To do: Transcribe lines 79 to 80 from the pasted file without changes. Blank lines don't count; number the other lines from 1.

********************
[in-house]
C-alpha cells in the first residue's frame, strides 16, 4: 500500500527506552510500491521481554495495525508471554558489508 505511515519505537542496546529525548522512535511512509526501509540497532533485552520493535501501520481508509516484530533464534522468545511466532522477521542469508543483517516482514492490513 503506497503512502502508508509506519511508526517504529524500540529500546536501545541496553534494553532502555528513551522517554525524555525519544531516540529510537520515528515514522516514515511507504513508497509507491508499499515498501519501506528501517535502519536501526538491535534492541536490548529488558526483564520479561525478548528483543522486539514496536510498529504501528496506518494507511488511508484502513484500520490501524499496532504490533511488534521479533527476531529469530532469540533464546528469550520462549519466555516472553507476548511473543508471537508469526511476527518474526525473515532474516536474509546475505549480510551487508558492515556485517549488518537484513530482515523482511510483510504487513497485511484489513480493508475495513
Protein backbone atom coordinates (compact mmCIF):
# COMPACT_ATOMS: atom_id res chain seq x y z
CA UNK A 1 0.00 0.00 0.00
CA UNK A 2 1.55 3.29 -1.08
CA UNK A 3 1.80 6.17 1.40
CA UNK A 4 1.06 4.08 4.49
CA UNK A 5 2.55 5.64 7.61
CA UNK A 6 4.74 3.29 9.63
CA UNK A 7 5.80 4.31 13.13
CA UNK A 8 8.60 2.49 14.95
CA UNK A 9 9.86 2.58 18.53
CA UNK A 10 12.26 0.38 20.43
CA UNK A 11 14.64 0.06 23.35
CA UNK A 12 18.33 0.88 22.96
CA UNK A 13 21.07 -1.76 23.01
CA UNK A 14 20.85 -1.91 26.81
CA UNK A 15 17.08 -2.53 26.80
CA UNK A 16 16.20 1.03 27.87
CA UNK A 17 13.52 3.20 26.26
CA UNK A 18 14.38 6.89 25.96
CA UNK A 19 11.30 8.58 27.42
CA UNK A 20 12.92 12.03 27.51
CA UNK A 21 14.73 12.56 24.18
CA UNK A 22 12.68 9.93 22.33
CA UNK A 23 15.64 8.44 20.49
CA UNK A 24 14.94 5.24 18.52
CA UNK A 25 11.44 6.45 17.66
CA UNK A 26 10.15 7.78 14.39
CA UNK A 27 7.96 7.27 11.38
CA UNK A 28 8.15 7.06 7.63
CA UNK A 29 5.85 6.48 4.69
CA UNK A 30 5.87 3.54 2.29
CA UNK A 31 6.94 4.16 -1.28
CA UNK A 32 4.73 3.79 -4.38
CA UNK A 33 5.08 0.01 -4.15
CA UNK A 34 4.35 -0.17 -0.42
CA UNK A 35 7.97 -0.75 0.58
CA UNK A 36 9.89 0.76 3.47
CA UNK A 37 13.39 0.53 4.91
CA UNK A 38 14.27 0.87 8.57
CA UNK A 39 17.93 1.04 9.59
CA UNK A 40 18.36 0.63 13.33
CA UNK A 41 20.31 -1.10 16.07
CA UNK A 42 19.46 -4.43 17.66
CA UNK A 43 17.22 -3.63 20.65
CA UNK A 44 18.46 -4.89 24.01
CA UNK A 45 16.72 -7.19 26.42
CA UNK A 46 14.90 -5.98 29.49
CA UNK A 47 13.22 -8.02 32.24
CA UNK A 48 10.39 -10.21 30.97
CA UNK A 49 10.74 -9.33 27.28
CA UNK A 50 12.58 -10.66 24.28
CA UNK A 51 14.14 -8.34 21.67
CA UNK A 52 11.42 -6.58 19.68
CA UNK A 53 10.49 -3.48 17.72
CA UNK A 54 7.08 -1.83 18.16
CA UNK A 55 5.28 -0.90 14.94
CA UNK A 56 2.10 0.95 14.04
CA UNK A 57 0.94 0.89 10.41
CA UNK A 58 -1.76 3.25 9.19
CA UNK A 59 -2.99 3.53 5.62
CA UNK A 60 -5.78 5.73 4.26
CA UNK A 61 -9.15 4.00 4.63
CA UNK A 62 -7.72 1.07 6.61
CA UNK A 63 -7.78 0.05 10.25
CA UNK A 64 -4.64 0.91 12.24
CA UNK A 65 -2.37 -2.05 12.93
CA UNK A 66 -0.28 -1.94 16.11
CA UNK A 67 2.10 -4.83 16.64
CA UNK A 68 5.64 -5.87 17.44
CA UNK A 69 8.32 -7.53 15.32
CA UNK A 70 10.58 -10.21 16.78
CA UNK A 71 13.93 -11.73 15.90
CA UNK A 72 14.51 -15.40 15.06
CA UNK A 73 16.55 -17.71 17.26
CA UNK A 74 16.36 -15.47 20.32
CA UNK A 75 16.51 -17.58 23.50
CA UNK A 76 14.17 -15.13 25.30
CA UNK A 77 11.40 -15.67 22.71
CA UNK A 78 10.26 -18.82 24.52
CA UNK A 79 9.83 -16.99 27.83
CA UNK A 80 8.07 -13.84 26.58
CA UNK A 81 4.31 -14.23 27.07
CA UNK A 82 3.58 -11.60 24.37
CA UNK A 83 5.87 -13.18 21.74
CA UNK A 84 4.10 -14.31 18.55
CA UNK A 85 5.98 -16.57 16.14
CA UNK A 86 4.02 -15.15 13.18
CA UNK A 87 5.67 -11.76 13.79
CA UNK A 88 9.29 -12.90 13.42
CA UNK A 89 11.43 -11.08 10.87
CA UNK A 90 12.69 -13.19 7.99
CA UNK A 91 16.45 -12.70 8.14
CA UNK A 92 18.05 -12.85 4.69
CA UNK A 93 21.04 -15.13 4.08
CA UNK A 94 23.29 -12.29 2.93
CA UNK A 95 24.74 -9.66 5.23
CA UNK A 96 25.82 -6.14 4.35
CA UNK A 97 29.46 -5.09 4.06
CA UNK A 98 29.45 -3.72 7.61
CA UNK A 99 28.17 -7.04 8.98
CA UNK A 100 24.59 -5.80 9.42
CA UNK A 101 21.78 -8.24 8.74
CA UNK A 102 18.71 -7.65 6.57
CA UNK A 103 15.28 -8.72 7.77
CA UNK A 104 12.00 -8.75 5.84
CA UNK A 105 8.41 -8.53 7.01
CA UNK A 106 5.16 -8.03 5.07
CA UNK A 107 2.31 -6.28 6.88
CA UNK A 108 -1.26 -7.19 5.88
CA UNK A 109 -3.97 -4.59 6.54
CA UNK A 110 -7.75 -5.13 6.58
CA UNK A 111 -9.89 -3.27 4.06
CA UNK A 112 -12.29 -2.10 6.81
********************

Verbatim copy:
CA UNK A 75 16.51 -17.58 23.50
CA UNK A 76 14.17 -15.13 25.30